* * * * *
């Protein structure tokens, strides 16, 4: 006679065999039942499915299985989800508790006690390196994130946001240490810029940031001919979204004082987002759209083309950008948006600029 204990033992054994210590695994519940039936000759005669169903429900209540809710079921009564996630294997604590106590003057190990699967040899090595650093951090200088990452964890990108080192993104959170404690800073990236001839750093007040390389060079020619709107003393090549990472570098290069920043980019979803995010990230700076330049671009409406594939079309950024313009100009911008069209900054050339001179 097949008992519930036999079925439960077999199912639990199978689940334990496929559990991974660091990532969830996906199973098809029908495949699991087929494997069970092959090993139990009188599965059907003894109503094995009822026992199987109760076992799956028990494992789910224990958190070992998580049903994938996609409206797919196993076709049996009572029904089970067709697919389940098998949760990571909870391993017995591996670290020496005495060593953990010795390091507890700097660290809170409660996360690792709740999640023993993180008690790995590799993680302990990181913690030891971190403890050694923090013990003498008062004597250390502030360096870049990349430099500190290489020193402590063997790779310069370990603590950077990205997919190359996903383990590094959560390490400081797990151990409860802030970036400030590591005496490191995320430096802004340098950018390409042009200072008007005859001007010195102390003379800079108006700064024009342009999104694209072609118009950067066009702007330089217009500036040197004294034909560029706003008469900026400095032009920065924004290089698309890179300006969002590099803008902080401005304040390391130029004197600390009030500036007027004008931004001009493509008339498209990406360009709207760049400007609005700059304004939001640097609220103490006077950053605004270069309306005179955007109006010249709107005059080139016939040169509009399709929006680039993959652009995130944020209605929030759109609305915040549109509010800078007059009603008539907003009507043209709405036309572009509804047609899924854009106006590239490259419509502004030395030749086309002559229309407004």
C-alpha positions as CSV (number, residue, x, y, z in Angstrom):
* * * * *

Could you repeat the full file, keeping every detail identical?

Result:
């Protein structure tokens, strides 16, 4: 006679065999039942499915299985989800508790006690390196994130946001240490810029940031001919979204004082987002759209083309950008948006600029 204990033992054994210590695994519940039936000759005669169903429900209540809710079921009564996630294997604590106590003057190990699967040899090595650093951090200088990452964890990108080192993104959170404690800073990236001839750093007040390389060079020619709107003393090549990472570098290069920043980019979803995010990230700076330049671009409406594939079309950024313009100009911008069209900054050339001179 097949008992519930036999079925439960077999199912639990199978689940334990496929559990991974660091990532969830996906199973098809029908495949699991087929494997069970092959090993139990009188599965059907003894109503094995009822026992199987109760076992799956028990494992789910224990958190070992998580049903994938996609409206797919196993076709049996009572029904089970067709697919389940098998949760990571909870391993017995591996670290020496005495060593953990010795390091507890700097660290809170409660996360690792709740999640023993993180008690790995590799993680302990990181913690030891971190403890050694923090013990003498008062004597250390502030360096870049990349430099500190290489020193402590063997790779310069370990603590950077990205997919190359996903383990590094959560390490400081797990151990409860802030970036400030590591005496490191995320430096802004340098950018390409042009200072008007005859001007010195102390003379800079108006700064024009342009999104694209072609118009950067066009702007330089217009500036040197004294034909560029706003008469900026400095032009920065924004290089698309890179300006969002590099803008902080401005304040390391130029004197600390009030500036007027004008931004001009493509008339498209990406360009709207760049400007609005700059304004939001640097609220103490006077950053605004270069309306005179955007109006010249709107005059080139016939040169509009399709929006680039993959652009995130944020209605929030759109609305915040549109509010800078007059009603008539907003009507043209709405036309572009509804047609899924854009106006590239490259419509502004030395030749086309002559229309407004």
C-alpha positions as CSV (number, residue, x, y, z in Angstrom):